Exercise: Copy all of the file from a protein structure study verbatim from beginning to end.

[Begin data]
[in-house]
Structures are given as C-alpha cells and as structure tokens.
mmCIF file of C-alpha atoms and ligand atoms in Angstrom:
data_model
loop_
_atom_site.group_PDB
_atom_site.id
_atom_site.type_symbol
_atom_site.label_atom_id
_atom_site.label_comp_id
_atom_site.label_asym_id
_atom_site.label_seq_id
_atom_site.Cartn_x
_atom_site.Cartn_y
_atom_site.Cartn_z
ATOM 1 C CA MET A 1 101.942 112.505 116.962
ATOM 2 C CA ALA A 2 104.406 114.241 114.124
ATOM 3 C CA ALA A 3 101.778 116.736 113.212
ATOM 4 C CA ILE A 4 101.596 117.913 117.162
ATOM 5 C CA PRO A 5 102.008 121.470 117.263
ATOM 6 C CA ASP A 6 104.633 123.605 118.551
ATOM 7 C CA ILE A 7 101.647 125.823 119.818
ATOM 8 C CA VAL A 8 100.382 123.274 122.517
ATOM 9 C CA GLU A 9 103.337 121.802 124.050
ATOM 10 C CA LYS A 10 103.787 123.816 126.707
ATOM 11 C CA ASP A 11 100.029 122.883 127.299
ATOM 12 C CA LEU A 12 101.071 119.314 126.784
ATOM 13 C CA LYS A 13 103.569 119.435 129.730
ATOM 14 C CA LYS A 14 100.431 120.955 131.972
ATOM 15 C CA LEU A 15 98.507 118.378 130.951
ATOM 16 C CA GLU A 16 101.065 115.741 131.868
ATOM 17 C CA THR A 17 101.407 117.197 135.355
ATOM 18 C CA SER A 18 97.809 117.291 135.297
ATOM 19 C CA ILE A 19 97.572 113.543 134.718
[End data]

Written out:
[in-house]
Structures are given as C-alpha cells and as structure tokens.
mmCIF file of C-alpha atoms and ligand atoms in Angstrom:
data_model
loop_
_atom_site.group_PDB
_atom_site.id
_atom_site.type_symbol
_atom_site.label_atom_id
_atom_site.label_comp_id
_atom_site.label_asym_id
_atom_site.label_seq_id
_atom_site.Cartn_x
_atom_site.Cartn_y
_atom_site.Cartn_z
ATOM 1 C CA MET A 1 101.942 112.505 116.962
ATOM 2 C CA ALA A 2 104.406 114.241 114.124
ATOM 3 C CA ALA A 3 101.778 116.736 113.212
ATOM 4 C CA ILE A 4 101.596 117.913 117.162
ATOM 5 C CA PRO A 5 102.008 121.470 117.263
ATOM 6 C CA ASP A 6 104.633 123.605 118.551
ATOM 7 C CA ILE A 7 101.647 125.823 119.818
ATOM 8 C CA VAL A 8 100.382 123.274 122.517
ATOM 9 C CA GLU A 9 103.337 121.802 124.050
ATOM 10 C CA LYS A 10 103.787 123.816 126.707
ATOM 11 C CA ASP A 11 100.029 122.883 127.299
ATOM 12 C CA LEU A 12 101.071 119.314 126.784
ATOM 13 C CA LYS A 13 103.569 119.435 129.730
ATOM 14 C CA LYS A 14 100.431 120.955 131.972
ATOM 15 C CA LEU A 15 98.507 118.378 130.951
ATOM 16 C CA GLU A 16 101.065 115.741 131.868
ATOM 17 C CA THR A 17 101.407 117.197 135.355
ATOM 18 C CA SER A 18 97.809 117.291 135.297
ATOM 19 C CA ILE A 19 97.572 113.543 134.718